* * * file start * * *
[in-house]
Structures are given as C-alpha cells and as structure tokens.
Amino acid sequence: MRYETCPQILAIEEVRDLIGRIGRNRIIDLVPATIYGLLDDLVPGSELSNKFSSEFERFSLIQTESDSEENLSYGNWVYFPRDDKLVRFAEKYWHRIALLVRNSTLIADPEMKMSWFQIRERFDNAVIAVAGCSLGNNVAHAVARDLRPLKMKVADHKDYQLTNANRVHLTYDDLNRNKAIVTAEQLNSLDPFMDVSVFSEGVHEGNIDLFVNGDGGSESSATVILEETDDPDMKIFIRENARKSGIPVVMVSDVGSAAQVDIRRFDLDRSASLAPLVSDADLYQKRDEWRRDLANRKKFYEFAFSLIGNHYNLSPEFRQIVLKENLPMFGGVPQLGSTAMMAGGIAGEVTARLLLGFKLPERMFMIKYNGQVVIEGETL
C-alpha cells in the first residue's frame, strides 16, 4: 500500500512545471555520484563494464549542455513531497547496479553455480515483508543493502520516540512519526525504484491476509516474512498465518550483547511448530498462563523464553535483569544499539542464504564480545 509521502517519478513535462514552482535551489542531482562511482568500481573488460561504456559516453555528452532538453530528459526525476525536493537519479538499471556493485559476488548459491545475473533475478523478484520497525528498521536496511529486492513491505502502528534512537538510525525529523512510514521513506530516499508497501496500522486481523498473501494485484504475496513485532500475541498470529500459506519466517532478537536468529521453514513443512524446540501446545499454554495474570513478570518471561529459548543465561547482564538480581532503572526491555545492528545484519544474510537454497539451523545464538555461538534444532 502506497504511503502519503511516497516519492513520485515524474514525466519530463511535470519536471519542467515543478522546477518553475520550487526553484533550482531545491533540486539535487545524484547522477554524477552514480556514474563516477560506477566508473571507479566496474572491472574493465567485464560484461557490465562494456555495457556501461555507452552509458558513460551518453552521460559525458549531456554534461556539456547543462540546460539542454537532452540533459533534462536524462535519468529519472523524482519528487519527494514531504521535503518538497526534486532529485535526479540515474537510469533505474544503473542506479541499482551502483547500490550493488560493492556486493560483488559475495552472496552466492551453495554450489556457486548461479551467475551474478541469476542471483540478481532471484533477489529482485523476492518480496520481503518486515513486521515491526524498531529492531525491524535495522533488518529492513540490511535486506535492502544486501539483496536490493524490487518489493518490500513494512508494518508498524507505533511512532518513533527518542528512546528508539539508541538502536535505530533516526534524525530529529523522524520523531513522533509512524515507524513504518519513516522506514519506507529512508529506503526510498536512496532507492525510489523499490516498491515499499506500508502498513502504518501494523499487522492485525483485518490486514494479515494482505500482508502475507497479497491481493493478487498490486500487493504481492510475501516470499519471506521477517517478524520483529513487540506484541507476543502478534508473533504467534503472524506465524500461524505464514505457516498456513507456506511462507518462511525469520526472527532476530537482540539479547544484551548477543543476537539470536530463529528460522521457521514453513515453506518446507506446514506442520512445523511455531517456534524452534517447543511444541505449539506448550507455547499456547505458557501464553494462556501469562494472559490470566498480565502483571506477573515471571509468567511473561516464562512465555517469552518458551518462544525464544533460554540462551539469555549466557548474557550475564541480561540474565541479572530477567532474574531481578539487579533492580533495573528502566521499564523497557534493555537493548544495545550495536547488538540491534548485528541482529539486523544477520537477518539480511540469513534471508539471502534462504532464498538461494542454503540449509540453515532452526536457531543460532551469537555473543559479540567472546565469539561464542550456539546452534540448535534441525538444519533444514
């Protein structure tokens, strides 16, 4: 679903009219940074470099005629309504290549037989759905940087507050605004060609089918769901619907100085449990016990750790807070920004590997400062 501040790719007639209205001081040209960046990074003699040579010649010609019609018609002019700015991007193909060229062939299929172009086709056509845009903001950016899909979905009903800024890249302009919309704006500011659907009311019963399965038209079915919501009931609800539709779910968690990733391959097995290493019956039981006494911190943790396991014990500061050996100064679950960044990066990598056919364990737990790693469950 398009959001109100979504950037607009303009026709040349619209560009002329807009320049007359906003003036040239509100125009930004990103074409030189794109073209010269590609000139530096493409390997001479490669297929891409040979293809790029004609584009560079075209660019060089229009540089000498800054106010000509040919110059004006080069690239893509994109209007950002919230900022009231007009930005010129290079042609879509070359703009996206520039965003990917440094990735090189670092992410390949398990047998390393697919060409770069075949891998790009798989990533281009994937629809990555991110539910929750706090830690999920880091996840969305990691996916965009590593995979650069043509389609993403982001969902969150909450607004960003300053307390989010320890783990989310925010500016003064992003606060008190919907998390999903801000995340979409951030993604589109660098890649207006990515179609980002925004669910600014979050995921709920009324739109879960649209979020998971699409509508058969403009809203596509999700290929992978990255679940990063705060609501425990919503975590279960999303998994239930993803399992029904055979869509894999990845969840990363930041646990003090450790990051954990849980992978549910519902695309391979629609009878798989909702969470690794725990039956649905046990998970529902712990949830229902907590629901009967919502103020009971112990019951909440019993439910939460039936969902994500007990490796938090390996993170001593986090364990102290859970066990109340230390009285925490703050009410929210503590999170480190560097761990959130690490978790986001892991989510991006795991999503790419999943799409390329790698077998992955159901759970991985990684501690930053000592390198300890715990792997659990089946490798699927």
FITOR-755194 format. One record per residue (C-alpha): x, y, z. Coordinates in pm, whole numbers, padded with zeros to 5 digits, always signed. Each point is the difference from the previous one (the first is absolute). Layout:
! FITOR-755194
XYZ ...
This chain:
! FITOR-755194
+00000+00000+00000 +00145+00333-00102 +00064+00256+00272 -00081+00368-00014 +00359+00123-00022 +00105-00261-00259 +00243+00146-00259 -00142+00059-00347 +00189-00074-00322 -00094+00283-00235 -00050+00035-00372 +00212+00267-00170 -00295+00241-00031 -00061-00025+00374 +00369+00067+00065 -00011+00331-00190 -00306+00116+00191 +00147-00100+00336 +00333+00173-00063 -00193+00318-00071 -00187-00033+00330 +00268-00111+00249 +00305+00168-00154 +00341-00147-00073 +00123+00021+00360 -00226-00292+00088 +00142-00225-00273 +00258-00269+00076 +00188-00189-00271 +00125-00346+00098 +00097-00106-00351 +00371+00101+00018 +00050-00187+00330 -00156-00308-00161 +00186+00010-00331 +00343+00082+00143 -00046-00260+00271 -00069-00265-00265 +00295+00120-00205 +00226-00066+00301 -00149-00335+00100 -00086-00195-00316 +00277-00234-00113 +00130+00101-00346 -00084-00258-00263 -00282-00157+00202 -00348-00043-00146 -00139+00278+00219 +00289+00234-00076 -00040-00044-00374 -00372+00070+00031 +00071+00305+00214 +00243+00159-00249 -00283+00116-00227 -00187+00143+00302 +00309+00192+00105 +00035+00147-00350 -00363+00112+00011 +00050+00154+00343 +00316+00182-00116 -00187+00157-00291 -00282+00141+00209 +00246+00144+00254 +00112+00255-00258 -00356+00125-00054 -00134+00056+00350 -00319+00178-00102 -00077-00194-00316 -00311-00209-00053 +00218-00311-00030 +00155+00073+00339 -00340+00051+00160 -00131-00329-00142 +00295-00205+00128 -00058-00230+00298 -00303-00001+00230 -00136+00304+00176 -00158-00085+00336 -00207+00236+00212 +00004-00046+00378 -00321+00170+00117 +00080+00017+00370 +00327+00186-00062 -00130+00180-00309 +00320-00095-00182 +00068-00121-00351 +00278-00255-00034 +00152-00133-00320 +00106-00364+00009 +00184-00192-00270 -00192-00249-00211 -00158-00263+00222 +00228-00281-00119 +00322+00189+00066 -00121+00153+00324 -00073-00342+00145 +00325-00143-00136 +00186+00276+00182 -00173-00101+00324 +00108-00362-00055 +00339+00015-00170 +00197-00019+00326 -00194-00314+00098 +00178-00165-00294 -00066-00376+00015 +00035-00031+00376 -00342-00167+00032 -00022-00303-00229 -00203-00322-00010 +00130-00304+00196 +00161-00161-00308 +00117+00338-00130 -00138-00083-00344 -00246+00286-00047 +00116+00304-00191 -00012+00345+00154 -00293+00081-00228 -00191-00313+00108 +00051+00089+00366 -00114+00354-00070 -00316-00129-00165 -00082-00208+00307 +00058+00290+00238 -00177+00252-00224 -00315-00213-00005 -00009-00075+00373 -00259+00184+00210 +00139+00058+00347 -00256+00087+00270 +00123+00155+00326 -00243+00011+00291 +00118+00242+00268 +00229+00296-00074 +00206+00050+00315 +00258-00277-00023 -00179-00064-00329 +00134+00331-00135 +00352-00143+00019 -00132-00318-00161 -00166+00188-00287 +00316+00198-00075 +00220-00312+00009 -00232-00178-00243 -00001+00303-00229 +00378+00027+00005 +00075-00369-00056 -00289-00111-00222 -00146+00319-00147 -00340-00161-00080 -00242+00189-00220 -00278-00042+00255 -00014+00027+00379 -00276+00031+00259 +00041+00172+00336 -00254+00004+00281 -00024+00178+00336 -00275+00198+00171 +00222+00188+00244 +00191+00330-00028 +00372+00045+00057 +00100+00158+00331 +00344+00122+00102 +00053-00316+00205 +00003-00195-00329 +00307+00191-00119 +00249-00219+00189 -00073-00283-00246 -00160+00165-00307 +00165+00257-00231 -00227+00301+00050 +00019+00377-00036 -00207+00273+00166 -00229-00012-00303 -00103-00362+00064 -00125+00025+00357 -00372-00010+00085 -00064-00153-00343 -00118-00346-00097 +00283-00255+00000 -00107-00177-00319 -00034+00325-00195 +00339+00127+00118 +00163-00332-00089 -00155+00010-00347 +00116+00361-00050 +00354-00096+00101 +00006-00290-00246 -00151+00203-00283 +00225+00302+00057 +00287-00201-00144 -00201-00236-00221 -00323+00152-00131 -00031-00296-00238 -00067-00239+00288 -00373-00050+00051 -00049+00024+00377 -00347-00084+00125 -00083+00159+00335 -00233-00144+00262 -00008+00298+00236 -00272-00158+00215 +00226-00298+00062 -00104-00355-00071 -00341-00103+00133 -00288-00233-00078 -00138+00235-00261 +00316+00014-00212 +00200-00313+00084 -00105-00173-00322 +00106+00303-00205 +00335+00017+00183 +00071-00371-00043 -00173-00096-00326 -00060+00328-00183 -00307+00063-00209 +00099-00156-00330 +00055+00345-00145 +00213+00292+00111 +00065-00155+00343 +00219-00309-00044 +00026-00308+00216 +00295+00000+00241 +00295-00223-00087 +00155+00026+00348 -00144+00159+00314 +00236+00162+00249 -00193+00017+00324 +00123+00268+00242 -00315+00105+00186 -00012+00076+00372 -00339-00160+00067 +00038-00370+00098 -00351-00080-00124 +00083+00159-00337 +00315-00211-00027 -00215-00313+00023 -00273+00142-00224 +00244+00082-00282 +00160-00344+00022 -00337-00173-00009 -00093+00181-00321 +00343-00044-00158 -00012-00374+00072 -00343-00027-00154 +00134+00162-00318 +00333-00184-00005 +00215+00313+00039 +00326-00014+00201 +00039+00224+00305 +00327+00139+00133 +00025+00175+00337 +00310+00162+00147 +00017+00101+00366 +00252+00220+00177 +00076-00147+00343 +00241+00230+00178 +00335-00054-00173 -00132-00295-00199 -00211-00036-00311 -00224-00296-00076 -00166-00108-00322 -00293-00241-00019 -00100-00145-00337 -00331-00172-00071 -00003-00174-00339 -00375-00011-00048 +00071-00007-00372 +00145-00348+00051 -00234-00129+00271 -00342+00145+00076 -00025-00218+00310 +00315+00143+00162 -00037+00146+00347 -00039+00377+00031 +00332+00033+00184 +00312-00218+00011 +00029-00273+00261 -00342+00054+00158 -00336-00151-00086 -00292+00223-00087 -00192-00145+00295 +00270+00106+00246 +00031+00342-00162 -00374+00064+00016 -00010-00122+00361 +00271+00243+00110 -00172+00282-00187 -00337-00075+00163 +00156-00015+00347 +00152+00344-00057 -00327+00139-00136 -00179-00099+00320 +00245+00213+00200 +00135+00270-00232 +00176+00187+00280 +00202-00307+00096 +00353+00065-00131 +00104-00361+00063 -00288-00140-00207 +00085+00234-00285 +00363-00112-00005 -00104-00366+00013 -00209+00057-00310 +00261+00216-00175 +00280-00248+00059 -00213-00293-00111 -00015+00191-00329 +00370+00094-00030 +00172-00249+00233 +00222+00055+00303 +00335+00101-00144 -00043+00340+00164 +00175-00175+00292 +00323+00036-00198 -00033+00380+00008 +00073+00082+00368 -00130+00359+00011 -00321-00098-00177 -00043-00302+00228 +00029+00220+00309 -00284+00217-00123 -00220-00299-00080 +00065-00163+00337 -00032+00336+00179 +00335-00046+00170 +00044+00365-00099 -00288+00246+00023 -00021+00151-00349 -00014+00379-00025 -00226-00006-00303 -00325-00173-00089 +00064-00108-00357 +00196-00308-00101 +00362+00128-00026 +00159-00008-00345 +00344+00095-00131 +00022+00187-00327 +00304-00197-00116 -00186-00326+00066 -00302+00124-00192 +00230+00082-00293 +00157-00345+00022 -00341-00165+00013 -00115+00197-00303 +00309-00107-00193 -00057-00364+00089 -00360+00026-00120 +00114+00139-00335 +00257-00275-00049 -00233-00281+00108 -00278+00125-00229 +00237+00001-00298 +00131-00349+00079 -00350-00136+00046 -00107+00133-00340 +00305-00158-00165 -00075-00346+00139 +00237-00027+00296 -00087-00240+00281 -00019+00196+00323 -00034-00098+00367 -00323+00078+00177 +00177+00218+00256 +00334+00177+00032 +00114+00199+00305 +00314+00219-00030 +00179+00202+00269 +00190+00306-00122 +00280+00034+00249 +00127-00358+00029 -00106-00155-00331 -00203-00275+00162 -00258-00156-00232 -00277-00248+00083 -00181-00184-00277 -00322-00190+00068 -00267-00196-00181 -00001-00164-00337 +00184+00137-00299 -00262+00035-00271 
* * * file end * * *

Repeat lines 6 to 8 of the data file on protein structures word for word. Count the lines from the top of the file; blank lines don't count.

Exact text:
FITOR-755194 format. One record per residue (C-alpha): x, y, z. Coordinates in pm, whole numbers, padded with zeros to 5 digits, always signed. Each point is the difference from the previous one (the first is absolute). Layout:
! FITOR-755194
XYZ ...